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Massive, beautiful Elder Scrolls V: Skyrim should top gamers' lists

A screenshot from Bethesda Softworks' upcoming open-world role-playing game.

Bethesda Softworks

I'm trying hard to harness my enthusiasm for The Elder Scrolls V: Skyrim. After all, just because it's pretty much the exact game I would try to design if I had the talent and means doesn't mean that it's a game that everyone would like. But the more I think about it, I can't imagine how any fan of mature games would be unable to at least appreciate what Bethesda Softworks has created.

The theatre presentation I attended during my final day at E3 showed about half an hour of gameplay, beginning with a leisurely stroll in a snowy, wooded mountain range. This part of the demonstration was meant to show off the beauty of the game's world, and it did a terrific job.

Pine trees and flower bushes looked real enough to touch, while the craggy peaks in the distance beckoned to be journeyed to and explored - which, as anyone who has played an Elder Scrolls game knows, they can be. Dynamic weather effects mean that the snow the game's hero tramped through is placed by the game engine, not Bethesda's artists. And if at any time a player should want to get a better handle on the lay of the land, she can just tap a button to have the camera cinematically pull back and show the whole of the game world in three dimensions from an aerial perspective. Another touch and the camera zooms back in.

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Of course, a lovely and enormous open world is nothing without something to do in it. And, as has always been the case in Elder Scrolls games, players are presented hundreds of things to do, and they choose from them as they like. They can join guilds, find workbenches to hammer out dents in their armour, or become a part of a town's economy by, say, chopping up lumber.

But most players will spend the majority of their time exploring caves and dungeons, taking on quests, and engaging in combat. And combat looks absolutely delightful.

Players have the ability to dual wield all sorts of things, including a sword and shield, different kinds of magic, and even an axe and a spell. Your skill with all of these weapons and abilities grows as you use them, which means you're free to develop your character in as many and whichever magical and military arts as you like.

And then there are the dragons. These massive, magical, and majestic creatures are at the heart of the game. I saw three of them in the brief demo and they all proved wildly fierce as they performed unscripted actions, doing things such as biting and tossing victims like a dog would a bone, or picking them up, flying away, and then releasing them for a fatal fall.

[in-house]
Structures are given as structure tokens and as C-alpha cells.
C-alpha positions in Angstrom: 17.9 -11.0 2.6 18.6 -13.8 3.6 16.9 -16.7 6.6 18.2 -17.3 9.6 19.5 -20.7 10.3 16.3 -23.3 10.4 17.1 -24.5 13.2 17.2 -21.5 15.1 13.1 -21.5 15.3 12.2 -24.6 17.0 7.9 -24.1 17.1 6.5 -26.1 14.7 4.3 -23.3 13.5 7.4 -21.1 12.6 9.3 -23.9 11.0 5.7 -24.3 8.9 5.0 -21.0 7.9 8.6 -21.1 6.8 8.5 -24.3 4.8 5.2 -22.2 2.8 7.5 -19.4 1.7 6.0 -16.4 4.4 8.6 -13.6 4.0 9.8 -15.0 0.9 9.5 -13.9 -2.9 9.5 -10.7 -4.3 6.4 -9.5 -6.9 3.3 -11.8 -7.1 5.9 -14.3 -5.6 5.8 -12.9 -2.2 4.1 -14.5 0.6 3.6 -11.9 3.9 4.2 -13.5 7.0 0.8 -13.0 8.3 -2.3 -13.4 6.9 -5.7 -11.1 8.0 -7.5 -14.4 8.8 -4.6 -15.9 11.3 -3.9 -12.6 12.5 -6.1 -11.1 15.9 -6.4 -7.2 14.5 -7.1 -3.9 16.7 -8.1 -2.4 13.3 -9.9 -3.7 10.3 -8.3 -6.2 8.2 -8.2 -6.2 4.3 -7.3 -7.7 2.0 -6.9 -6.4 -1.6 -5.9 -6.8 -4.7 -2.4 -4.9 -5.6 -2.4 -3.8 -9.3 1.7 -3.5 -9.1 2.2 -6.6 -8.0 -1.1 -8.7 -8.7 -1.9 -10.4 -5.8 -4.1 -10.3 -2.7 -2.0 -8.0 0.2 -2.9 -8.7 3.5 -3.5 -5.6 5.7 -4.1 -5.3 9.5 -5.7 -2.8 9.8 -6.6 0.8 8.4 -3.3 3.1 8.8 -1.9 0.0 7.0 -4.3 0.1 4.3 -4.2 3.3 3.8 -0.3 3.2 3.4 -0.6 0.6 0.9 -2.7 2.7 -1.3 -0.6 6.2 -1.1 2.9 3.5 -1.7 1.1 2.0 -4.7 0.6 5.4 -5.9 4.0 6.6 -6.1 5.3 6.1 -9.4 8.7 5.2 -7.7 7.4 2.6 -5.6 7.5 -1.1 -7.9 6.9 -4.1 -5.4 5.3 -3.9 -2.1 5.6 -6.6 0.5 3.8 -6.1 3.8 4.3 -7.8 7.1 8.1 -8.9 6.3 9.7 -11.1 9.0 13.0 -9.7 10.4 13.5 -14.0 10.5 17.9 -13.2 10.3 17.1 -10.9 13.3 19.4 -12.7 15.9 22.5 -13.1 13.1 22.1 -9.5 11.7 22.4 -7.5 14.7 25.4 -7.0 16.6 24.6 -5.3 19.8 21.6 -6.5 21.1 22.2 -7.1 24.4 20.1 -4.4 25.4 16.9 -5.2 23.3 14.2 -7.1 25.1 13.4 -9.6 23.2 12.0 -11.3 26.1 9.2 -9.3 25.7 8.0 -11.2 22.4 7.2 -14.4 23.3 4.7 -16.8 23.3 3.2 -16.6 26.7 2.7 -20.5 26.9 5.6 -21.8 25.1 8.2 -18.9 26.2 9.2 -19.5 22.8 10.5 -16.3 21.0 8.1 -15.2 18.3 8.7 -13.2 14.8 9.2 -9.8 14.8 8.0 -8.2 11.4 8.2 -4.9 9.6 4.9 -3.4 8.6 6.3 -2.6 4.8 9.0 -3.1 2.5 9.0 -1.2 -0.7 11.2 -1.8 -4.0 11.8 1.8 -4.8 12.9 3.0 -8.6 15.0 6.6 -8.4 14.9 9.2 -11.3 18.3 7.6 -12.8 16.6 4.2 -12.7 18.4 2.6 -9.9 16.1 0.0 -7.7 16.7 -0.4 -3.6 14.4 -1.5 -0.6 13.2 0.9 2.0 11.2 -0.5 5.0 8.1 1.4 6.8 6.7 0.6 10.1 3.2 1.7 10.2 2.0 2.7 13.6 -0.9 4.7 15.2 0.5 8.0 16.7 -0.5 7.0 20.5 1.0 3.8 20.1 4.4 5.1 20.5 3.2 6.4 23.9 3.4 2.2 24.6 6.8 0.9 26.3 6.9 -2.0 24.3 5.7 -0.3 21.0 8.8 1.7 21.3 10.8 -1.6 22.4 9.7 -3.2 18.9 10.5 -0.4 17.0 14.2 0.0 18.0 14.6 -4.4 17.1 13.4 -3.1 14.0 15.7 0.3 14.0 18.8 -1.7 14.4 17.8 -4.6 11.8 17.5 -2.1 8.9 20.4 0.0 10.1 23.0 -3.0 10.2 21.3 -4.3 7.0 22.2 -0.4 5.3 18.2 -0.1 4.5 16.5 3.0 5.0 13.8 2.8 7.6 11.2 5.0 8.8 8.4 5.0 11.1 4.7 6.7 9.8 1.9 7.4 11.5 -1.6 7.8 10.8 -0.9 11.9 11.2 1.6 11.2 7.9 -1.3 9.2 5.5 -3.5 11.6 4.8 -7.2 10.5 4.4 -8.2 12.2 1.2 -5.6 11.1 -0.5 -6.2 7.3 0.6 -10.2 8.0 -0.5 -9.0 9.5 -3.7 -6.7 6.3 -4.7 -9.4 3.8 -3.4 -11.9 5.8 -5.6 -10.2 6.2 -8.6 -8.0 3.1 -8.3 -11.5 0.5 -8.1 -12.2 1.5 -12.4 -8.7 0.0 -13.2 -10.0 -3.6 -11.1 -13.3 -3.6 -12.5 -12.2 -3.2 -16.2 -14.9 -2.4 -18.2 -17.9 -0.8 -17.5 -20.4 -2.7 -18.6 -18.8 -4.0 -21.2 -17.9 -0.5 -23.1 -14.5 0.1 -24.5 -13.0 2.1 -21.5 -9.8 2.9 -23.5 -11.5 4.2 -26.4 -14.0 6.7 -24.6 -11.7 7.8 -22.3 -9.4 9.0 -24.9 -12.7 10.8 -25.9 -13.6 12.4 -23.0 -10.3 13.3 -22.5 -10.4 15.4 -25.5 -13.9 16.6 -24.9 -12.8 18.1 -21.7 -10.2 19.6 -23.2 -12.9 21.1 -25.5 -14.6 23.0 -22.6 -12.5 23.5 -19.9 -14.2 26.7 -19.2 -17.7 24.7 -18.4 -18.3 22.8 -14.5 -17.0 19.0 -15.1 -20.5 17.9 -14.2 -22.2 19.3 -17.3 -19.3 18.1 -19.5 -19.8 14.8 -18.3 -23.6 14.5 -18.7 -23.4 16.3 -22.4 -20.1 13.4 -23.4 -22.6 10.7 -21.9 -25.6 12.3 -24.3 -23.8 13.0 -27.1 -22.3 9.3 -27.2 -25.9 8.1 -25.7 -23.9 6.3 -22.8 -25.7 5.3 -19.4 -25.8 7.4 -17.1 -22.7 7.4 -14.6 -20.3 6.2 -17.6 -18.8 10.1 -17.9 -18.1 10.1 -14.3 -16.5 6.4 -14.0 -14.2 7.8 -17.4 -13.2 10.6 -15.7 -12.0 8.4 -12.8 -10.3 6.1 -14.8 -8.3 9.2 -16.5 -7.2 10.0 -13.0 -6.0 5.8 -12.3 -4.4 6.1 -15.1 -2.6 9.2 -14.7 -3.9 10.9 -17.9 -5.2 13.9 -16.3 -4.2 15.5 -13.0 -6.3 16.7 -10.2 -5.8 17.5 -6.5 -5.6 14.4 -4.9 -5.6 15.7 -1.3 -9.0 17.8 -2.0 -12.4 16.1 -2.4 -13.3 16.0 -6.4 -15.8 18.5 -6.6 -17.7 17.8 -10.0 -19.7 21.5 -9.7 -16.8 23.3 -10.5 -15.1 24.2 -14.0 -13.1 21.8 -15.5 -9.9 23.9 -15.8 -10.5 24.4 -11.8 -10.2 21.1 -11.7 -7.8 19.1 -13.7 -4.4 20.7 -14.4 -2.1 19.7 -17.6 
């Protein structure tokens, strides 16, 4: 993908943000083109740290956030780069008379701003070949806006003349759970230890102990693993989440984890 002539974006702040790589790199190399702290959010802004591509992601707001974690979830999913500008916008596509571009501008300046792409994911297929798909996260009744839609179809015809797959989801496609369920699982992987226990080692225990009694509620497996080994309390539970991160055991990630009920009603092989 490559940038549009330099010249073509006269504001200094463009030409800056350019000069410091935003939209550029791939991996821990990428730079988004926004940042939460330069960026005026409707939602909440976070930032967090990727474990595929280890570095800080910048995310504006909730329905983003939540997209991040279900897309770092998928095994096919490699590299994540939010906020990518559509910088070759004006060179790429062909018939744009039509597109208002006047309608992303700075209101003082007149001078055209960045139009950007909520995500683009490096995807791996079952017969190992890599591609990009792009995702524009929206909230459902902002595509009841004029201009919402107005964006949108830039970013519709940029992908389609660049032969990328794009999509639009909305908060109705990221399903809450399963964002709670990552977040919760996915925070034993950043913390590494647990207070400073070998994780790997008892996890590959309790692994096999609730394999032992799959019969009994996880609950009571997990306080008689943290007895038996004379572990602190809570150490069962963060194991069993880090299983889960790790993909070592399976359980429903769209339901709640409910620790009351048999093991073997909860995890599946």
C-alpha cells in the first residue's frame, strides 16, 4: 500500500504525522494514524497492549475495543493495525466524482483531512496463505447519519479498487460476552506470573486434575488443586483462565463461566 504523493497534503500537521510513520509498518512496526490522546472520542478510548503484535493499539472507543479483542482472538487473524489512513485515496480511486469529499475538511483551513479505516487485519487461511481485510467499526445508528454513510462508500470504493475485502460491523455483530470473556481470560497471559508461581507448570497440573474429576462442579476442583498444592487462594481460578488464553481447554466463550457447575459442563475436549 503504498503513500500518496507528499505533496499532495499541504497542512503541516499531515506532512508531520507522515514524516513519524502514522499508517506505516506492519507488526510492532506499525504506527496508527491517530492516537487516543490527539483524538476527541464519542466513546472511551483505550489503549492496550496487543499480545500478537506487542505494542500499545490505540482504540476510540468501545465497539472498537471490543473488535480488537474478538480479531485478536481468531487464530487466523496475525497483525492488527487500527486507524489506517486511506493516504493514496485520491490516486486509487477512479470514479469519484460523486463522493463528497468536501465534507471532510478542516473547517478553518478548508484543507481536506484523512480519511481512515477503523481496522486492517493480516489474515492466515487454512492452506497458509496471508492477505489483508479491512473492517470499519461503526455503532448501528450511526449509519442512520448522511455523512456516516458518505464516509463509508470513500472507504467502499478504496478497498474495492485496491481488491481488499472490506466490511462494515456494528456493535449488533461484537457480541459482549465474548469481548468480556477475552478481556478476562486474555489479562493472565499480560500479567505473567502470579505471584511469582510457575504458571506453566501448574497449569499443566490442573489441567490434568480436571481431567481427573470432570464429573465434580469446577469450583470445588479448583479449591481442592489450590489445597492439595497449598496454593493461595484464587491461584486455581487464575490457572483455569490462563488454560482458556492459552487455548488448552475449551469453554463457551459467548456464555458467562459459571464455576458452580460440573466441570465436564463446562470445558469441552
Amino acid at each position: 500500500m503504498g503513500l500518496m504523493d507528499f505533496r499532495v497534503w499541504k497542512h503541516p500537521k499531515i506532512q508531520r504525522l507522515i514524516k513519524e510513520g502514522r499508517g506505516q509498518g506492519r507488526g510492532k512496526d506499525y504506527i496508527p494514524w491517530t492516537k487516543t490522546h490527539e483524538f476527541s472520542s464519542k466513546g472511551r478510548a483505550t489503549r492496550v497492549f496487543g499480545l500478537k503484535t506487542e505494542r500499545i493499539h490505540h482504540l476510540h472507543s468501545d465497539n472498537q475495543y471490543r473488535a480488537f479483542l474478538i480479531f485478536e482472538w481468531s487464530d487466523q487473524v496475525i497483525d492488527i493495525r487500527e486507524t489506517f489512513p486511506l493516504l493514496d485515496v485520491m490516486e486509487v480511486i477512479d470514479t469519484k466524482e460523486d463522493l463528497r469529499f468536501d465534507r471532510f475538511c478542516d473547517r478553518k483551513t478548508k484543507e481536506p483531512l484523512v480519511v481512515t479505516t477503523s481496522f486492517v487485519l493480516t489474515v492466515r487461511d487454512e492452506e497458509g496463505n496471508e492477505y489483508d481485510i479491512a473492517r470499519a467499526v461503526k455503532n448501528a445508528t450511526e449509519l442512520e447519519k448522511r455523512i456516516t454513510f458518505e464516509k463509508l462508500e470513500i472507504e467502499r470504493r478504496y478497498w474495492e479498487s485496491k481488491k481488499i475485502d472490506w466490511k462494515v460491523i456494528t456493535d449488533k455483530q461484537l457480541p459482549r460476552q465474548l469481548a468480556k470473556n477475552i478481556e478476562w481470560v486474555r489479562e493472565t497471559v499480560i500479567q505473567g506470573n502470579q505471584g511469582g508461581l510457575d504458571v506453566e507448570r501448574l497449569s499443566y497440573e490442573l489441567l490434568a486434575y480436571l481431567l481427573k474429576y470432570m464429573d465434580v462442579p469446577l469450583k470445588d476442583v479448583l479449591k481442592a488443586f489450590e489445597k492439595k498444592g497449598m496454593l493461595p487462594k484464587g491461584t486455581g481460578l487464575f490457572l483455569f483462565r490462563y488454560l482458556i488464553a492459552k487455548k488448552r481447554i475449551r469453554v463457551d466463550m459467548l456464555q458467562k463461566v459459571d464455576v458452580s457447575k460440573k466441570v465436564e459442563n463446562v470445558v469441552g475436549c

These beasts are so beautiful that it almost seems a shame to kill them. But kill them we must. For every time a player takes one down - the fellow playing the demo did this by unleashing a magical lightning storm that caused the sky to cloud over, rain to pour and bolts of electricity to cascade down to the planet for several minutes - he can then absorb its soul. With each absorbed dragon soul comes an unlocked power - a shout issued in dragon language - that provides players the capacity to move quickly or magically push back enemy characters.

If the range of abilities sounds intimidating, don't worry. Bethesda has developed what could be one of the simplest, cleanest, and yet most visually engaging menu systems ever created for an RPG.

Options are presented in white text sitting in simple grey columns overlayed on the game world. More than 2,000 three-dimensional item icons have been drawn to provide graphical representations of items, weapons, and magical spells as players scroll through them.

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Ability trees, meanwhile, are depicted via constellations in the heavens. The camera pans up to the sky and we can see lines drawn between stars as players select and improve their skills, creating custom astronomy. It's a perfect fit for the game's mythical Nordic vibe.

I saw so much more - lifelike woolly mammoths roaming the tundra, a gleaming city begging to be explored off in the distance, a clever looking puzzle the solution to which was revealed by a key found on a defeated enemy - but I think I'll leave it here. If what I've described isn't enough to make you mark Skyrim's November 11th release on your calendar, nothing will be.

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About the Author
Game and Gadget Reporter

Chad Sapieha has been writing about video games and consumer gadgets for the Globe and Mail since 2003. His work has been published in magazines, newspapers, and Web sites across North America, and he has appeared as an expert on television and radio newscasts. More


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